STORY: SEYTH MIERSMA

We thought we’d share this recent article from “New Roads” – A Chevrolet Owners Magazine.

Looks, capability, and driving joy: Every version of the all-new Chevrolet Blazer has big personality. Should you care anything about cars, you’ve probably stopped for lunch in a sleepy village like the one we recently found. Placed handily between two great sections of road, in a landscape of green, wooded hills and unhurried back roads, the little town is the perfect place to grab some lunch after a great morning of spirited driving. You probably don’t expect to make the effort in your typical SUV, however.

Within 30 minutes of heading out in the 2019 Chevrolet Blazer to one of our favorite “good driving roads,” we broke into smiles as we confidently steered the vehicle into another sloped corner. The newest member of Chevrolet’s family of SUVs doesn’t just look the part—this thing likes to go.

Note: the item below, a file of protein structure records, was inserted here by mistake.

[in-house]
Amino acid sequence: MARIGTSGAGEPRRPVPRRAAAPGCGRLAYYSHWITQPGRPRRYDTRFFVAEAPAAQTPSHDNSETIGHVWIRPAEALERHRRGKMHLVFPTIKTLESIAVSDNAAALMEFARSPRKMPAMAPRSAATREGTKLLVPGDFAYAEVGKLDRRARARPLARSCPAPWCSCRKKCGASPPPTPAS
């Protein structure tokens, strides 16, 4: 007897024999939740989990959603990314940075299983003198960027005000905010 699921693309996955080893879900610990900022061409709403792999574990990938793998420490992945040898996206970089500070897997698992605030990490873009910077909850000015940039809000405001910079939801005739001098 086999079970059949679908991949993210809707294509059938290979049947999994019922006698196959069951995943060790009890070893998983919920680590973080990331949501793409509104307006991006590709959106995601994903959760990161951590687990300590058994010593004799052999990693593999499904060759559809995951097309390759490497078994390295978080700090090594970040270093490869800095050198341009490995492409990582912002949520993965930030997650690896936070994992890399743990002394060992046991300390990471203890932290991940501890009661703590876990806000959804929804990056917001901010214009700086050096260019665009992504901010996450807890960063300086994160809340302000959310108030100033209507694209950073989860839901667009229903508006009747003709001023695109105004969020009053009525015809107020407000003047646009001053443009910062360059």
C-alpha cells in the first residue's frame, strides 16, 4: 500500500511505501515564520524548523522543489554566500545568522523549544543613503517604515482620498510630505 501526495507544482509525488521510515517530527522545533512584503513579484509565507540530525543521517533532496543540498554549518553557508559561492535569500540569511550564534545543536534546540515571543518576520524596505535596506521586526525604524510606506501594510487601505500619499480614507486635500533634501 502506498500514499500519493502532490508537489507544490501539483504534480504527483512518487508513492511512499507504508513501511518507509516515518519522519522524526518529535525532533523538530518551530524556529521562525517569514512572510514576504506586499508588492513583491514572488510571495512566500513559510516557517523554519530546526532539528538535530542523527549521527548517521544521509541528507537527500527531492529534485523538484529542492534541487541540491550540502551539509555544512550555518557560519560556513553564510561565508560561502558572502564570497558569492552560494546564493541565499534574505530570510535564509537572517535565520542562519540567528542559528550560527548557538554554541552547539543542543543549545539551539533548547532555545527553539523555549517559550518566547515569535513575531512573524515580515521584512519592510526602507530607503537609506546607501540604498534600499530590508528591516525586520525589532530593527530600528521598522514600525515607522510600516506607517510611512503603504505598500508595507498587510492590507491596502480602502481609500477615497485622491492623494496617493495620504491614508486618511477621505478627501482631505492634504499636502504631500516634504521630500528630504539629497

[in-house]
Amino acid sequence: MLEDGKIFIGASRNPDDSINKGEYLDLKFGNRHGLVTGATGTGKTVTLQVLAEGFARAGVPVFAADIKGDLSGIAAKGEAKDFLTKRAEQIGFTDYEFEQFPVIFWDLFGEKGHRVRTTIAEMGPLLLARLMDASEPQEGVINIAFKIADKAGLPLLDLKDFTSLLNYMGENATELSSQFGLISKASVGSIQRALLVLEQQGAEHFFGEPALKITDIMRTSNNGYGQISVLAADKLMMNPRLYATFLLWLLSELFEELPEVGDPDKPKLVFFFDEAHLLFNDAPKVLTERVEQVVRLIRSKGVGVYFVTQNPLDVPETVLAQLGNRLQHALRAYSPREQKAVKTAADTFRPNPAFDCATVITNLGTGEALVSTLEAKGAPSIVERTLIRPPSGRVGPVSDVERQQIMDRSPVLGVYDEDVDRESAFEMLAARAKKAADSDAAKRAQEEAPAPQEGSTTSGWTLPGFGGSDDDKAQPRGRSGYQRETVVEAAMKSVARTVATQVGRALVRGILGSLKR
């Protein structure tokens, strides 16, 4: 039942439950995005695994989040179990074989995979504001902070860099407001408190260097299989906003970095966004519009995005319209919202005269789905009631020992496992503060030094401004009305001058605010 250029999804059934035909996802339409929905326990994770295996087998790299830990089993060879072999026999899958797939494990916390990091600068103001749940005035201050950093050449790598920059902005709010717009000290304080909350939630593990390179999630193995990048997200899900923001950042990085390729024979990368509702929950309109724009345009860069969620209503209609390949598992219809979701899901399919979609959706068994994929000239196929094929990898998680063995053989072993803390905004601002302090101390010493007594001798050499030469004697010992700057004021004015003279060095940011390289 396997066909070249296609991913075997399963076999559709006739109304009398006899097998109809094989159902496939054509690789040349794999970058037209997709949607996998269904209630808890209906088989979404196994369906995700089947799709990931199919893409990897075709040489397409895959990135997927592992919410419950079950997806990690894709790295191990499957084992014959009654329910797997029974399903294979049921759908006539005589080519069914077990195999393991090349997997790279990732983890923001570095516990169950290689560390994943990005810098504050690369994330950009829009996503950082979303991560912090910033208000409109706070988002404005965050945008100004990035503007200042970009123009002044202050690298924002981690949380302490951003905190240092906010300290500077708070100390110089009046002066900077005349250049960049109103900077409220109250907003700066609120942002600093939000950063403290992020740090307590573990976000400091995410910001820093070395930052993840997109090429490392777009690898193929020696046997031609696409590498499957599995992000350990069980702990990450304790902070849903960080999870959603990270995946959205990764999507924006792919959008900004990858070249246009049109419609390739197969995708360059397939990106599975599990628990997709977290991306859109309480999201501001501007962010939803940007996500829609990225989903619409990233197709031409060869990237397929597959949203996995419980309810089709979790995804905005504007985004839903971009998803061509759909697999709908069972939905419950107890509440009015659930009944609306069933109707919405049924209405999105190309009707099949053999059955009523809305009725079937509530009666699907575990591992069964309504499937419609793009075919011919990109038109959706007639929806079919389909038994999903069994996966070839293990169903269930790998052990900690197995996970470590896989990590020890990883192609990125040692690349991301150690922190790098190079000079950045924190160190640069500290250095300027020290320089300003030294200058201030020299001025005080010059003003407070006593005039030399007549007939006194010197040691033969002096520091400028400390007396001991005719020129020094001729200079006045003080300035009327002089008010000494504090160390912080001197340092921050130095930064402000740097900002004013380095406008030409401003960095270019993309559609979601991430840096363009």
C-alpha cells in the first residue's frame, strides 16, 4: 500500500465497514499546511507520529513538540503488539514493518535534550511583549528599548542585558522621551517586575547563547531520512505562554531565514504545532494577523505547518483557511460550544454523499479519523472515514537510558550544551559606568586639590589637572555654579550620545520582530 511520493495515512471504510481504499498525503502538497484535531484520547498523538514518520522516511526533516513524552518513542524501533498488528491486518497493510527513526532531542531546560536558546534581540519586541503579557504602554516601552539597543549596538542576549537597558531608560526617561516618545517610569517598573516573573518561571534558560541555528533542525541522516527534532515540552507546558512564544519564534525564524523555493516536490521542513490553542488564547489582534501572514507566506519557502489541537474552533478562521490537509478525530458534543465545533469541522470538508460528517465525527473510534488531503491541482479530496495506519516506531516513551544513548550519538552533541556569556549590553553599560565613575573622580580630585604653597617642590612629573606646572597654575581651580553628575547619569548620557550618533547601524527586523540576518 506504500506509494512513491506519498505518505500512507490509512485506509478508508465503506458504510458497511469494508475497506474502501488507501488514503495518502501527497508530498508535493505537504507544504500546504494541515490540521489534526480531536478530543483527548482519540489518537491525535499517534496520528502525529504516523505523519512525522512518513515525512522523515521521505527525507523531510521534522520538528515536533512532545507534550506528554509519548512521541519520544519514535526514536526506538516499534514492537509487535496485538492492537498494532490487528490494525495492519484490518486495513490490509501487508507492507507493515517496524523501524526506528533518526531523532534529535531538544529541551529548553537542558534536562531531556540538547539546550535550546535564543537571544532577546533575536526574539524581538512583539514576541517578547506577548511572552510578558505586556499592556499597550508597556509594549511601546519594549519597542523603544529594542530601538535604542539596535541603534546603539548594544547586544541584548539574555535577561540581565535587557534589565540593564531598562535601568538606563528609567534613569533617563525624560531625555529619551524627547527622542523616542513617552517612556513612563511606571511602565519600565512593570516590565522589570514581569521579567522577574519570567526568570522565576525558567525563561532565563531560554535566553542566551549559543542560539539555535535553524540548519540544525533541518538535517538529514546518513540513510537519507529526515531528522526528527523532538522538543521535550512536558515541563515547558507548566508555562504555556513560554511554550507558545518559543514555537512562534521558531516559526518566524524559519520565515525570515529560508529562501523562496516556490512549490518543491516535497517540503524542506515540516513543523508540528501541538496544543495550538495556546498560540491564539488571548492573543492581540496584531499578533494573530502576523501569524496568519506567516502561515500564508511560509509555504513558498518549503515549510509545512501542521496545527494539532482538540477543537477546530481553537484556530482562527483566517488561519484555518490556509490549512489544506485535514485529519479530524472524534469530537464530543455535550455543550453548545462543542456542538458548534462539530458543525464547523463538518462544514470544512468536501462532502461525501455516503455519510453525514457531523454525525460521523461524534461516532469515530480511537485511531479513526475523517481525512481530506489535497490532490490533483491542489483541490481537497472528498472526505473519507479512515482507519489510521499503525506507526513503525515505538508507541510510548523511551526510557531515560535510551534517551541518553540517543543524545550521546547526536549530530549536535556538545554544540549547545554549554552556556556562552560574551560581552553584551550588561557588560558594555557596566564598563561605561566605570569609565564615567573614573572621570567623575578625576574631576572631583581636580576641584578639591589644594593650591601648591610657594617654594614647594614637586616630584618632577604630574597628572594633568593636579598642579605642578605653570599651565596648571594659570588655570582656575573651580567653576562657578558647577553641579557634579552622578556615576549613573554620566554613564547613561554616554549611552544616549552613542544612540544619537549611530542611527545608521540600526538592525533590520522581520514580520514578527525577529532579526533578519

Of course, you get that impression even when the SUV is standing still. The athleticism of the vehicle is a fine payoff for the Blazer’s sporting good looks. We drove the energetic Blazer RS for most of the day, but its impressive performance can actually be had in two very distinct top-level trims: the RS and the refined Blazer Premier.

And while all three variants (including Blazer’s signature look) are under-girded with interior space, technology, and driving pleasure, the difference between the Premier and the RS creates very distinct vibes for wholly different drivers.

The exterior of the Blazer Premier shows an evocative evolution of Chevrolet design language. Think of Premier as a code word for premium, as this trim level executes design in a way you might expect to see from a luxury brand. The prominent grille—flanked by slim, modern lighting elements—is accented by bright work for an upscale appeal. Overall, this subtle design gives the exterior the feeling of an athlete in a well-tailored suit: confident no matter what the situation might call for.

John Cafaro, who is executive director of Chevrolet global design, summed it up nicely: “The Blazer has attitude. The high belt line and tight proportions with dramatic sculpting also enable the athletic stance with attitude.”